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Big retail shops comply with forex directive

by Staff reporter
26 Jun 2019 at 07:05hrs | Views
A snap survey conducted yesterday revealed that several retail shops in Bulawayo had already complied with the new policy and were selling their products in local currency. Although others had adjusted prices upwards, they were no longer accepting foreign currency payments from their customers.

The visited established shops like Pick n Pay, Greens, OK and Innscor outlets who had complied.

Several basic consumer goods outlets, pharmaceutical and clothing shops had also complied. Business was low especially at clothing retail shops due to exorbitant pricing. However, some selected traders were defiant especially flea market traders, stock feed and veterinary product dealers, hair products and cosmetics. Some service stations like Flo stuck to forex while Busuman service station in the CBD was closed.

In most of the shops visited, customers had to ask for prices on the tills as they were not displayed and would be shocked to be told of ridiculously high prices.  

Recently some landlords had started demanding foreign currency payments despite the fact that most Zimbabweans were earning their salaries in local currency.

Confederation of Zimbabwe Retailers president, Mr Denford Mutashu, said his organisation fully embraces the local currency and supports measures to stabilise the interbank foreign currency market. He said pricing distortions arising from the inflated parallel market had left most Zimbabweans reeling and on the brink of total poverty.  

Mr Mutashu said the country was right to move on and embrace its own currency for the economy to fully take off. He urged manufacturers, millers, bakers, and all suppliers to comply forthwith.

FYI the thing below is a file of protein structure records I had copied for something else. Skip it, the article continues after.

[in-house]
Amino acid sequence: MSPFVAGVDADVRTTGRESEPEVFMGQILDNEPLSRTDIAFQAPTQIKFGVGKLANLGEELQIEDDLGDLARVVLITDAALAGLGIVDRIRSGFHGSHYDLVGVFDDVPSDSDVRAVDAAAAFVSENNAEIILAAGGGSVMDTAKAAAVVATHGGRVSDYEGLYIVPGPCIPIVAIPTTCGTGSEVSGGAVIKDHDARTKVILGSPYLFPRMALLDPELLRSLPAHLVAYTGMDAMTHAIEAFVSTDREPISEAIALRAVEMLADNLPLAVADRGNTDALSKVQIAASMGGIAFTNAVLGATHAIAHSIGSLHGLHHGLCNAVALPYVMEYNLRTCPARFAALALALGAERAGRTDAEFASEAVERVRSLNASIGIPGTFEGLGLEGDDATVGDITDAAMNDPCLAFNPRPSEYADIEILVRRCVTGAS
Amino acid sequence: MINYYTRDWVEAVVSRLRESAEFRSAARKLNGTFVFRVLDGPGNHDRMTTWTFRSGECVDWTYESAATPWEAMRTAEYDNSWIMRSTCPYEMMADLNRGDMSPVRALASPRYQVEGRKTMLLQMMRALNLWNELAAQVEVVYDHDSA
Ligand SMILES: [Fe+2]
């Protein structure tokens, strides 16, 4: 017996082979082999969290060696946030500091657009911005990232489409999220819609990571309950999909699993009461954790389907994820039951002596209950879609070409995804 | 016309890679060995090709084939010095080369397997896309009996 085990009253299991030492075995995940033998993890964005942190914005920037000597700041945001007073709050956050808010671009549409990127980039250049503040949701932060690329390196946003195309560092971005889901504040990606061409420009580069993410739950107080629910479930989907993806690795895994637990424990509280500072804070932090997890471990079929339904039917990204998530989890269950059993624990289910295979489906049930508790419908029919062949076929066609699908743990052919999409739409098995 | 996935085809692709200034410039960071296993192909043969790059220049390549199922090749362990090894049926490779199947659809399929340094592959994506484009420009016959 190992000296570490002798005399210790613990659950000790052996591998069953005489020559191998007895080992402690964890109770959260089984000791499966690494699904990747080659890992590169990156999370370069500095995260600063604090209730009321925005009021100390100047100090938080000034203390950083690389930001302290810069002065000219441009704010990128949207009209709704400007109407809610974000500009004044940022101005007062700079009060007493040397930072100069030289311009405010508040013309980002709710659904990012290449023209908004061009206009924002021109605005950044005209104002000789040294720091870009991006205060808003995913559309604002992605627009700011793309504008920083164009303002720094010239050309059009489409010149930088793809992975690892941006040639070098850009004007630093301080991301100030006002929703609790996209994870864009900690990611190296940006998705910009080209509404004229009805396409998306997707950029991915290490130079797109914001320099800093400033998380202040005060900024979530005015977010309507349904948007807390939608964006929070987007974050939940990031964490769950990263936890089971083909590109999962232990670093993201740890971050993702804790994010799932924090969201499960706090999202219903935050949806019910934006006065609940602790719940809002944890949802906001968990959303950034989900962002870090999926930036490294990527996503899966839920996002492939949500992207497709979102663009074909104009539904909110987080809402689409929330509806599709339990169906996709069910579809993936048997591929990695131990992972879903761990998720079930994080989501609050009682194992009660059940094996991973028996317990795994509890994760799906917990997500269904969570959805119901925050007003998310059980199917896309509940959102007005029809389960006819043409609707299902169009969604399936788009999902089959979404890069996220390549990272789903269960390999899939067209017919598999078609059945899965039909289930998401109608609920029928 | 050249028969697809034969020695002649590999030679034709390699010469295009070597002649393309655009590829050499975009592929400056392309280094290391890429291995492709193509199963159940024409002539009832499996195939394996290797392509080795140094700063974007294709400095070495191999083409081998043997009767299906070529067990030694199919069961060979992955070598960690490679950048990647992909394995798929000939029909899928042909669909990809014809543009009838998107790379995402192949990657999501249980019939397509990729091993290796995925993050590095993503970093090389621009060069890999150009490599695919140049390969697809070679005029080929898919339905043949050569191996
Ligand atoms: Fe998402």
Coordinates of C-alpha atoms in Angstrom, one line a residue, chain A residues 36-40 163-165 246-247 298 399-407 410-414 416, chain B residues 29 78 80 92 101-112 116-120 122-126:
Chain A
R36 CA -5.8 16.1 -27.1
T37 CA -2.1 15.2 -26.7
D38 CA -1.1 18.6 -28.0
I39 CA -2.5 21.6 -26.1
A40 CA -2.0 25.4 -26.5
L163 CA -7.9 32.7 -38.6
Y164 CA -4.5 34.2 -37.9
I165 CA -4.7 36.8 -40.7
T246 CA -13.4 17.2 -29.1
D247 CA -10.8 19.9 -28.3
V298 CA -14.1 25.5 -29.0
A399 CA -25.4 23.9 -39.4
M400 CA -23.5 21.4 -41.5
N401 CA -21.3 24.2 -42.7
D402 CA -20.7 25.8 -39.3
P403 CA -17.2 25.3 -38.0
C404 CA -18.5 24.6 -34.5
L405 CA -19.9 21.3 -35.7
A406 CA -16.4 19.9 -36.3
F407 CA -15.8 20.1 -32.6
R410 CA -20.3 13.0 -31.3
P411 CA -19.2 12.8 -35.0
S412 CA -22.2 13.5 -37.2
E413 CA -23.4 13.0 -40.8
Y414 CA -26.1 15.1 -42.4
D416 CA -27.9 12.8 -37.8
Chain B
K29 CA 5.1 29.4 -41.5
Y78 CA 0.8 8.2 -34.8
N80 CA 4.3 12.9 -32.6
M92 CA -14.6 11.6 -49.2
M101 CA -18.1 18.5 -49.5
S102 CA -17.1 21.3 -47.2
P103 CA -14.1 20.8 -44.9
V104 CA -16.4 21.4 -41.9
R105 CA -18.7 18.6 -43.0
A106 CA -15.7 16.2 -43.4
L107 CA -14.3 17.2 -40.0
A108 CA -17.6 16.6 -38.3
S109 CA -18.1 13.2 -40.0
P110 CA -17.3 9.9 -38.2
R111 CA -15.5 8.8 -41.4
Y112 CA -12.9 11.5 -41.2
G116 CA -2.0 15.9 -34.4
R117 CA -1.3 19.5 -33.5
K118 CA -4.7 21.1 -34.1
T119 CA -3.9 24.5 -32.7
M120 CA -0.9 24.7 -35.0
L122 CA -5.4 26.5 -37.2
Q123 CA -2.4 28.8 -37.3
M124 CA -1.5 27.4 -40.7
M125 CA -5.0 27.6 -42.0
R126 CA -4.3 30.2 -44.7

Mr Mutashu warned the business sector against removing goods from shelves, saying such malpractice was retrogressive.

Zimbabwe Teachers Association (Zimta) president Mr Richard Gundane said the new policy should leave workers earning enough money to take care of their families.

"We're yet to learn and understand the full implications of this policy change. For the teachers the urgent need is a living wage at the bottom line and salaries that are commensurate with one's rank and qualifications. Any changes that are progressive should achieve this benchmark," he said.  

However, Great Zimbabwe University (GZU) lecturer, Professor Munashe Shoko said Government should have consulted widely before introducing the Zim-dollar.

"The market may stabilise but there is danger that it can react negatively, again, if there are no checks and balances on corruption as well as money laundering," said Prof Shoko.§

Source - chronicle

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